People’s income needs to grow. The cost of living is high, while income remains modest. We have not taken the necessary steps to develop our economy.
We have lived as a subcontractor, and there is nothing wrong with that; however, for a small country, having a knowledge-based economy is the only way to go. That is not created overnight. We need to look at our research and development funding and why we occupy a very low position in the global innovation index.
Will an extra €60 for pensioners help them?
People should also solve the other half of the equation. Having promised pensioners €60, where are you going to get it? Will you cancel transport subsidies or hike a tax? I will give an example from Switzerland where people were asked whether they want to get paid a 1,000-franc citizen’s salary.
Imagine that question put to a room full of people: who wants to get an extra 1,000 francs every month just like that? Everyone would raise their hand. However, the question was phrased like this: would you like to get paid 1,000 francs if it meant higher taxes. 73 percent of people said no.
Whenever anyone comes out with slogans like that, the voter must ask for the other half of the equation.
Promising people €60 seems incredibly cynical to me. It addresses no real issues but looks at pensioners as a uniform mass: let us also promise them something good.
That’s what it is. The elderly are very active voters. It does seem cynical and wrong to me. While it might be popular, it is much more difficult to answer the question honestly. We know we have an ageing population and falling number of working-age people, in other words, people whose taxes are used to finance pensions. It is a truth we must face.
One study showed that 25 percent of people believe that the state will not ensure them a pension on which they can live as they are used to. The rest are counting on the state. While 82 percent of people believe they will work after retirement, only 32 percent really do.
The current government’s policy is doing everything to keep retirement-age people from working. It is not sensible.
What is the greatest achievement of the current government?
(Thinks for half a minute – J. V.) That they are demonstrating what a left-wing government brings. All parties have a mandate from voters, and it is good for democracy when rulers change.
That would have been my next claim: The Reform Party’s exit from the government created much fiercer competition on our party landscape as it brought Center out of isolation which has been beneficial.
I agree it is healthy for democracy. Rulers need to change. Center having the support of 27 percent of people but no chance to execute its policy surely breeds frustration among their supporters.
Your predecessors said the Center Party is not fit to rule. What is your opinion?
I rule out all manner of ruling out. Otherwise we might find ourselves playing alone in a corner.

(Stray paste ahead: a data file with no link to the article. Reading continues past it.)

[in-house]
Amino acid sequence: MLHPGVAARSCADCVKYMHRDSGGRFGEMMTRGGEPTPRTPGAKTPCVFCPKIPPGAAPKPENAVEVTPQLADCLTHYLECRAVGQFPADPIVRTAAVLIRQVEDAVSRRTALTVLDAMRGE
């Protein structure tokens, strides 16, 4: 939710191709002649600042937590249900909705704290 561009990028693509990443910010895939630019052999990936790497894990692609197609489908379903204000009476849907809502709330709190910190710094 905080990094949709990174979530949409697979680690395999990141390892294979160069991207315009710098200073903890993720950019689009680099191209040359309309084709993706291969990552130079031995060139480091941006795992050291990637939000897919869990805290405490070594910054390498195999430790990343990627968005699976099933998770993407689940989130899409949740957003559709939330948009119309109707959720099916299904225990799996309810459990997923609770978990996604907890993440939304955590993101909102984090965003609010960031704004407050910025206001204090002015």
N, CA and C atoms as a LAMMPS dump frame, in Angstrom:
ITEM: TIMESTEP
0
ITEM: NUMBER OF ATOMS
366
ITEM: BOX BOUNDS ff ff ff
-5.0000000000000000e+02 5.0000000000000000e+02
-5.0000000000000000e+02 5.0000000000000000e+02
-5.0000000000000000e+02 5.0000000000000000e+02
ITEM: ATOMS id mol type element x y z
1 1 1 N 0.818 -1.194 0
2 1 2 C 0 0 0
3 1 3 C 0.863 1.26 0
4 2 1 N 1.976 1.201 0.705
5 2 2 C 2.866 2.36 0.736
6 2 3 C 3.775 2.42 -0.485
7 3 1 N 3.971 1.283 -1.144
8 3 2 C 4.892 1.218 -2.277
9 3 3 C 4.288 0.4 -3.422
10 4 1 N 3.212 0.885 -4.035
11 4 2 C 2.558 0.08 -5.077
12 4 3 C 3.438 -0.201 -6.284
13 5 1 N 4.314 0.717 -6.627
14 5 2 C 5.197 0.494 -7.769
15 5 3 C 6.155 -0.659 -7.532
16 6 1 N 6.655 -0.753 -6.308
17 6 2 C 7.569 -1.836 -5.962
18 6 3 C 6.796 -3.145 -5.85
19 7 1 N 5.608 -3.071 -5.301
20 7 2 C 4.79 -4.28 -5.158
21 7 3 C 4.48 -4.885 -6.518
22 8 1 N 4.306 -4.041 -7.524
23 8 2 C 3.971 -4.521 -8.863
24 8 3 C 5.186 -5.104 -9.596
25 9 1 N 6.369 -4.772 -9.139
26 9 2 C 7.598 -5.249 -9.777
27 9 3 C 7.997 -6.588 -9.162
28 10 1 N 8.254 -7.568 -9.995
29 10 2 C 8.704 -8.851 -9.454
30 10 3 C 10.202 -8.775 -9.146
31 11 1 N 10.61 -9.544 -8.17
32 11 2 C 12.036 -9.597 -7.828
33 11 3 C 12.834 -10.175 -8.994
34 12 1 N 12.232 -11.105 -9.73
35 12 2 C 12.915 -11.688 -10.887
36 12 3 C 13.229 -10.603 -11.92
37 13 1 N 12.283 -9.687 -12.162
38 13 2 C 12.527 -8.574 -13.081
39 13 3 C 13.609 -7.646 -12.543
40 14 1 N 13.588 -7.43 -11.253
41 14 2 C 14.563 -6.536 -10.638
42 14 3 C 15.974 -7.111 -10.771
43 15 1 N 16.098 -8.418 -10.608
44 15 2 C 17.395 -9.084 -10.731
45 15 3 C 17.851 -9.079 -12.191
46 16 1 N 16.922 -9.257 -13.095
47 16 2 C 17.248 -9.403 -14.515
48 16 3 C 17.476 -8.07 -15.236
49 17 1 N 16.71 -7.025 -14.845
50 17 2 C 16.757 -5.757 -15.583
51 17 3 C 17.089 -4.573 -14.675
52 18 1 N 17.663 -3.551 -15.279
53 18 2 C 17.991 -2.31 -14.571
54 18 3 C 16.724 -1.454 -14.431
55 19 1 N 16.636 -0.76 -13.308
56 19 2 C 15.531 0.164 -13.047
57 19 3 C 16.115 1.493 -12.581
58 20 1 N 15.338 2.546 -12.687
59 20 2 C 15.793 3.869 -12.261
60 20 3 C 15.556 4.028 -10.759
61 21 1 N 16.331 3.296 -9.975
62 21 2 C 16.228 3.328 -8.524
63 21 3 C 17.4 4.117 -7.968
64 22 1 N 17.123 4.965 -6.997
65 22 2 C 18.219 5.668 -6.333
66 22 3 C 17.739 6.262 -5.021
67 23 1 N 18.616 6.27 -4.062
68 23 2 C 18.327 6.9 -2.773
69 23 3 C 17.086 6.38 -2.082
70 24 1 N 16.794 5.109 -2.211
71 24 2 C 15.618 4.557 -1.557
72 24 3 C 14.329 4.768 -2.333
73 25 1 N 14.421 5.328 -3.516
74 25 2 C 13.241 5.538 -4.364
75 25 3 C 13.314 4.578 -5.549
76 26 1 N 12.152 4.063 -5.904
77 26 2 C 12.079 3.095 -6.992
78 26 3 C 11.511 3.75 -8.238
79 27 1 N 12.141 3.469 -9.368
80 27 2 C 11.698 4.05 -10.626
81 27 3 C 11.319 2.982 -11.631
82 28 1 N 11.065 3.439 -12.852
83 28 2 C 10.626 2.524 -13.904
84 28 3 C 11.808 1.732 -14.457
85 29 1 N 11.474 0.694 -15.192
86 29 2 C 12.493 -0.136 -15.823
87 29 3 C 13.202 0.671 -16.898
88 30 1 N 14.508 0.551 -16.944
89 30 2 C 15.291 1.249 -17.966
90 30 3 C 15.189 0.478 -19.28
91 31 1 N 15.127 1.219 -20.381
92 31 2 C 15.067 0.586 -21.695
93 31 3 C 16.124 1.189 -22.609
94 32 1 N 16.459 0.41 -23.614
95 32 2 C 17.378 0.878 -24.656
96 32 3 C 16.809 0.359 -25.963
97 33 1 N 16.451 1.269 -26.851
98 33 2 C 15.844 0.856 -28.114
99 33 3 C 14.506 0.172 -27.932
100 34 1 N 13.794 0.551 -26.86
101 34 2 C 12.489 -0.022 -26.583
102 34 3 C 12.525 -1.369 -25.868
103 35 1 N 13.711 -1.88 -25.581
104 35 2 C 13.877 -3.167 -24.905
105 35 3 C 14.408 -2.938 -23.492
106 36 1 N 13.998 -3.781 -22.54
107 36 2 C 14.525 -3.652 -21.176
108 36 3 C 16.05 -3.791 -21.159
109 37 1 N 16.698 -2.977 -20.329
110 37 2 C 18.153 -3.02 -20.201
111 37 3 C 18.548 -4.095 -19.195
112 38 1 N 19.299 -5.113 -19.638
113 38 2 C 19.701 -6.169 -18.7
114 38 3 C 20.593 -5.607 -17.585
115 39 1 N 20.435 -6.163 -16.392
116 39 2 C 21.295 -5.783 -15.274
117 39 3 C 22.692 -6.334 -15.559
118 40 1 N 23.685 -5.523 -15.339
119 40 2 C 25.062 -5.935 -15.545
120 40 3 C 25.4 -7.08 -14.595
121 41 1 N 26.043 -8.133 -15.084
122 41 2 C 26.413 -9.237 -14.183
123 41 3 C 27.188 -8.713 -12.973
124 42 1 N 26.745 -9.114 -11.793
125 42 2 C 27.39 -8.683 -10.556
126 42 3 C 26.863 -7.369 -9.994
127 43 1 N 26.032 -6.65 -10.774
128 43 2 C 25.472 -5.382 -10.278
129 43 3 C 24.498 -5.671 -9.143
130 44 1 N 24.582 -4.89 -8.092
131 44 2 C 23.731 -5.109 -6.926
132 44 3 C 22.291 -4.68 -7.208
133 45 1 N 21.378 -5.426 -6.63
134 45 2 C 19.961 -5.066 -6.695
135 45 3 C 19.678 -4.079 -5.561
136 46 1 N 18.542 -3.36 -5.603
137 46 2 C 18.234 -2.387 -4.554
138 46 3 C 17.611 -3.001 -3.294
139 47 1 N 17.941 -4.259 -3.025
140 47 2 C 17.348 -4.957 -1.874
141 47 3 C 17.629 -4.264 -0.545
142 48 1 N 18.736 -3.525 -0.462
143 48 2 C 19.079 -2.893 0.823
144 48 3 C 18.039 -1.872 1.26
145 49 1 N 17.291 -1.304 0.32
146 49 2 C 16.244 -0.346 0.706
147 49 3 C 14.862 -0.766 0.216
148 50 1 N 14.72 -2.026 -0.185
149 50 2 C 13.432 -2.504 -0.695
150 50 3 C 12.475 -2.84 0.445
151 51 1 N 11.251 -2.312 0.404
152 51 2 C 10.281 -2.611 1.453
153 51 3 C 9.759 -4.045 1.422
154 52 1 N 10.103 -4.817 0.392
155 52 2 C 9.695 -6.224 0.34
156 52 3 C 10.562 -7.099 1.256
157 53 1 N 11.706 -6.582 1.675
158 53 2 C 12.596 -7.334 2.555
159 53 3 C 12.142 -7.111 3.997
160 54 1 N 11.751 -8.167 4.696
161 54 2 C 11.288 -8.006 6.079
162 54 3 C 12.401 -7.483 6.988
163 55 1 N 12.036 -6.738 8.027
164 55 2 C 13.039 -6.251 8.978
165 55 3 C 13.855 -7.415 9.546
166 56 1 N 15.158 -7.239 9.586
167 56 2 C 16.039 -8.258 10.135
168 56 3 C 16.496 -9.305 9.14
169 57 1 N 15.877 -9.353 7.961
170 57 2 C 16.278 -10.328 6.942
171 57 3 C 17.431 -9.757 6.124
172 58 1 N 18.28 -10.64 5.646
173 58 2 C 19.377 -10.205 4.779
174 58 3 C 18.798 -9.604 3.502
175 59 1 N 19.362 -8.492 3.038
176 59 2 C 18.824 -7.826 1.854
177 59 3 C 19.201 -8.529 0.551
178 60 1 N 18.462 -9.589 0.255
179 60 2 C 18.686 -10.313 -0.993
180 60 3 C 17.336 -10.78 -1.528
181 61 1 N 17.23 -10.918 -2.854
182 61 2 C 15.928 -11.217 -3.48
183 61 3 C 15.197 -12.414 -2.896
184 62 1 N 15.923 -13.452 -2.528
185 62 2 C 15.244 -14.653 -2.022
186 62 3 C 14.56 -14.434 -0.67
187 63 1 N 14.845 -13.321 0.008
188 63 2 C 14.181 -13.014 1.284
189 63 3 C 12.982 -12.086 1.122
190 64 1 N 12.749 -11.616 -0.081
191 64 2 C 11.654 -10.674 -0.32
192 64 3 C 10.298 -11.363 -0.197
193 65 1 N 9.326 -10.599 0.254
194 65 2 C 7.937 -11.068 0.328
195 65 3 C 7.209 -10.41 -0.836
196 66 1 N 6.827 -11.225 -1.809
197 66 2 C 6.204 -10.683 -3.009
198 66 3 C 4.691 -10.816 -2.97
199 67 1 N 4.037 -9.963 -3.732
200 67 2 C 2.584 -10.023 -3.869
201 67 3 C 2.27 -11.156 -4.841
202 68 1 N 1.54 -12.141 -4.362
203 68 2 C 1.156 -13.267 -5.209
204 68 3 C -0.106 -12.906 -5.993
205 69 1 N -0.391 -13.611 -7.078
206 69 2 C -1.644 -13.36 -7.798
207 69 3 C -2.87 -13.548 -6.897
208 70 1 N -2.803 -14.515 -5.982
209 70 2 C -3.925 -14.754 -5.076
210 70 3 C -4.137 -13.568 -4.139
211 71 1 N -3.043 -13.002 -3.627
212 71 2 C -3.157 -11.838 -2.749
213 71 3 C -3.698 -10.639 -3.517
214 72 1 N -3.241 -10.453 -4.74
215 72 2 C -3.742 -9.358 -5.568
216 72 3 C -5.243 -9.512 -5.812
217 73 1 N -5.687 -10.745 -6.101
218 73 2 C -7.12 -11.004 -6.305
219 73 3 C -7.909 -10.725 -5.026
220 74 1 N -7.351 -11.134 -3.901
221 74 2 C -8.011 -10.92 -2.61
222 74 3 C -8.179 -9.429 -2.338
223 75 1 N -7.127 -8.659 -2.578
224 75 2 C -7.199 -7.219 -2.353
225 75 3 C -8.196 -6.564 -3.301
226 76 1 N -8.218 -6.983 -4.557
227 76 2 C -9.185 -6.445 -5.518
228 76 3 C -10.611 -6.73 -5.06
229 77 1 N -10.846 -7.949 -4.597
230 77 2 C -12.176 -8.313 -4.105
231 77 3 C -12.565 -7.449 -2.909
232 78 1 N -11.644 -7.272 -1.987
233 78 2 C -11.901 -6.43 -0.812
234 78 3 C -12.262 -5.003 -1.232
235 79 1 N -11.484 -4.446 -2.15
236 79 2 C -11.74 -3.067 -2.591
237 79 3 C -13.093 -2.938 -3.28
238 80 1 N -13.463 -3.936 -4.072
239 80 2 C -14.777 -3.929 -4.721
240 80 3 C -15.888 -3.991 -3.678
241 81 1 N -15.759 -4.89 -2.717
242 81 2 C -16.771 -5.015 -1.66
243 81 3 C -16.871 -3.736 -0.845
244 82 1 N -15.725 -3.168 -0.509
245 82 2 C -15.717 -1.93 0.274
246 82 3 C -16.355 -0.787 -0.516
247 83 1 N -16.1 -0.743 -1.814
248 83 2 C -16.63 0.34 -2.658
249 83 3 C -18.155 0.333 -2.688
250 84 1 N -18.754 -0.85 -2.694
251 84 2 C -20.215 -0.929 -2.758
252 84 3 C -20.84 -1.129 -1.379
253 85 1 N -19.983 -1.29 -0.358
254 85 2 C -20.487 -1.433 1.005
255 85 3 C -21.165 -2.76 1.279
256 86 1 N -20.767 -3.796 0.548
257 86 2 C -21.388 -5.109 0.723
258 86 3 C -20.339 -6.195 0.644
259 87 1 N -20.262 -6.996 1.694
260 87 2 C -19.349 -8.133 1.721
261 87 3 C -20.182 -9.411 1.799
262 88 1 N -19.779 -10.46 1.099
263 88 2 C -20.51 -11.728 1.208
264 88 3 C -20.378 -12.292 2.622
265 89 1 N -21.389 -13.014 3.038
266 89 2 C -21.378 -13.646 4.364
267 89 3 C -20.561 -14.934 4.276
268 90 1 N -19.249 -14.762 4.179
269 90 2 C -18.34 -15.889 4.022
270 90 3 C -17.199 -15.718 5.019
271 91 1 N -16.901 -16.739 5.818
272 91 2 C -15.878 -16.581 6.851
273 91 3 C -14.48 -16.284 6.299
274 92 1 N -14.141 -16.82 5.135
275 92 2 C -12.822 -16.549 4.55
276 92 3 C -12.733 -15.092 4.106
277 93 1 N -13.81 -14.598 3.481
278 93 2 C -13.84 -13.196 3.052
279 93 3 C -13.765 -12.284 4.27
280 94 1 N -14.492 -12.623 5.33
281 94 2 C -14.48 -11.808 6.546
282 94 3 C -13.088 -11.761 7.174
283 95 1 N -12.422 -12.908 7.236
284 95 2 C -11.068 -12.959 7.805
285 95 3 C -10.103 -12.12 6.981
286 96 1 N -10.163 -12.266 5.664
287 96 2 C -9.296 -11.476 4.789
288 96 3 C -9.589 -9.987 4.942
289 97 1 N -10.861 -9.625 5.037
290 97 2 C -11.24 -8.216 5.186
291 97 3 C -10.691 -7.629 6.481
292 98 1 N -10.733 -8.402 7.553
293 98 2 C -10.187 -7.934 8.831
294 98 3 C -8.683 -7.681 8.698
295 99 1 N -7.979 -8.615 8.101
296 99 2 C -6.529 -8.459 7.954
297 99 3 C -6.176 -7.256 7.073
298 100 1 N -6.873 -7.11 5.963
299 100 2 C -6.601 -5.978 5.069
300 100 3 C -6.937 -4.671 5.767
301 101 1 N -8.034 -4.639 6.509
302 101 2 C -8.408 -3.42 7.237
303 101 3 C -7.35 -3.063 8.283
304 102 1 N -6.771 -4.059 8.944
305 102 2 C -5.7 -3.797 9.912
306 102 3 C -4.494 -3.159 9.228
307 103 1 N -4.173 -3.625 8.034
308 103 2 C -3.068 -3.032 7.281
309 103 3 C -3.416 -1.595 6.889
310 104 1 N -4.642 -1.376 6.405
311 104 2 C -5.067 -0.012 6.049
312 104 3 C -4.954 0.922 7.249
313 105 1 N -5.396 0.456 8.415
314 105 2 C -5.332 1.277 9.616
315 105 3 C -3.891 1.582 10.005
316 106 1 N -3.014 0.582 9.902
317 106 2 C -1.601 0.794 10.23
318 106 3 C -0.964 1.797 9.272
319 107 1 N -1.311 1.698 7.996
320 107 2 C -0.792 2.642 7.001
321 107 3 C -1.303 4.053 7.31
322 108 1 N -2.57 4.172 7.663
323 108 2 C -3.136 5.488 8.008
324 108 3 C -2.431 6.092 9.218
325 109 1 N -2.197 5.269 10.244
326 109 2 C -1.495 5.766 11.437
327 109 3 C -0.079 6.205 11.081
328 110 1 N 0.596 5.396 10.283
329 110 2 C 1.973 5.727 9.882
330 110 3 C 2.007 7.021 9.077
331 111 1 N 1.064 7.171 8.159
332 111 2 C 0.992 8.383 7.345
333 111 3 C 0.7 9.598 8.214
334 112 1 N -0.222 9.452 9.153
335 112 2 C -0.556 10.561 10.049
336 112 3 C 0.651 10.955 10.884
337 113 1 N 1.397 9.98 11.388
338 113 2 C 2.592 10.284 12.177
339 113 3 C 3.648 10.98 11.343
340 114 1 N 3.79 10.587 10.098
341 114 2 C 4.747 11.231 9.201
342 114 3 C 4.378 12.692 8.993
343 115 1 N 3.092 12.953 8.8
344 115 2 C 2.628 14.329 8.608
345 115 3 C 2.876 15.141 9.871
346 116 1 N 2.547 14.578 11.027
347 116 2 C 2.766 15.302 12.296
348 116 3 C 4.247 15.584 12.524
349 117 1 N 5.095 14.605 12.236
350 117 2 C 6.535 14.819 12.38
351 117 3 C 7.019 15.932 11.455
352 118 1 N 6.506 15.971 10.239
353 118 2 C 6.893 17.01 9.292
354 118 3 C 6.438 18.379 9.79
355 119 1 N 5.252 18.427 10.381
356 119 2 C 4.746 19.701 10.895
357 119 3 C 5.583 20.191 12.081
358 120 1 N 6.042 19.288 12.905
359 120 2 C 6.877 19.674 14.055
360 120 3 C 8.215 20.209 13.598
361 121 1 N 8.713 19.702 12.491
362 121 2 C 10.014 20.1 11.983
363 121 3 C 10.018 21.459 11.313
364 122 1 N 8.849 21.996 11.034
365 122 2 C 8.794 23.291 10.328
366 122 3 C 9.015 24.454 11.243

A few standard questions. Should Rail Baltic and the new pulp mill be constructed?
Rail Baltic is surely needed and shouldn’t be given up. It is very easy to be against something, while it is much more difficult to be in favor of something and develop an idea.
What about the pulp mill?
We should hold a debate, get our facts straight, and discuss potential consequences of decisions. How is it possible to develop anything if everyone is yelling at everyone else before we’ve even discussed the matter? That way nothing gets done, and we will fall behind other countries.
We do not have enough information for a decision as concerns the pulp mill. There are two sides to this. One is about the forests, the other about the mill.
We haven’t even agreed on the facts we’ll use when it comes to the former. One side is talking about A and the other side B when it comes to increment and felling volumes. We could set about solving problems if we could get our facts straight.
As concerns the pulp mill, we should do the studies. A knowledge-based economy would do well to accumulate some knowledge. It is also a chicken or the egg dilemma: it is said we don’t have scientists versed in wood chemistry, and if we don’t have entrepreneurs in that business, we also won’t get the scientists. I don’t know which we should have first.
It is not sensible that a third of the wood we cut is sold out of Estonia as is and gives us no value added.
Locals cannot be steamrolled. Their opinion needs to be heeded, but their positions must be based on arguments and facts.
Should the Reform Party and the Social Democrat Party get more than 50 seats between them at elections, will the implementing provisions of the registered partnership act be passed?
In a situation where we have passed the law, holding back its implementing provisions is wrong. The law has been passed, it is in effect, and the provisions are necessary for people whose job it is to implement the law.
Estonia’s immigration quota is set at a little over 1,300 people. Is that limit sensible?
We need to look at jobs when it comes to immigration. Migration policy must favor positions that create more value added.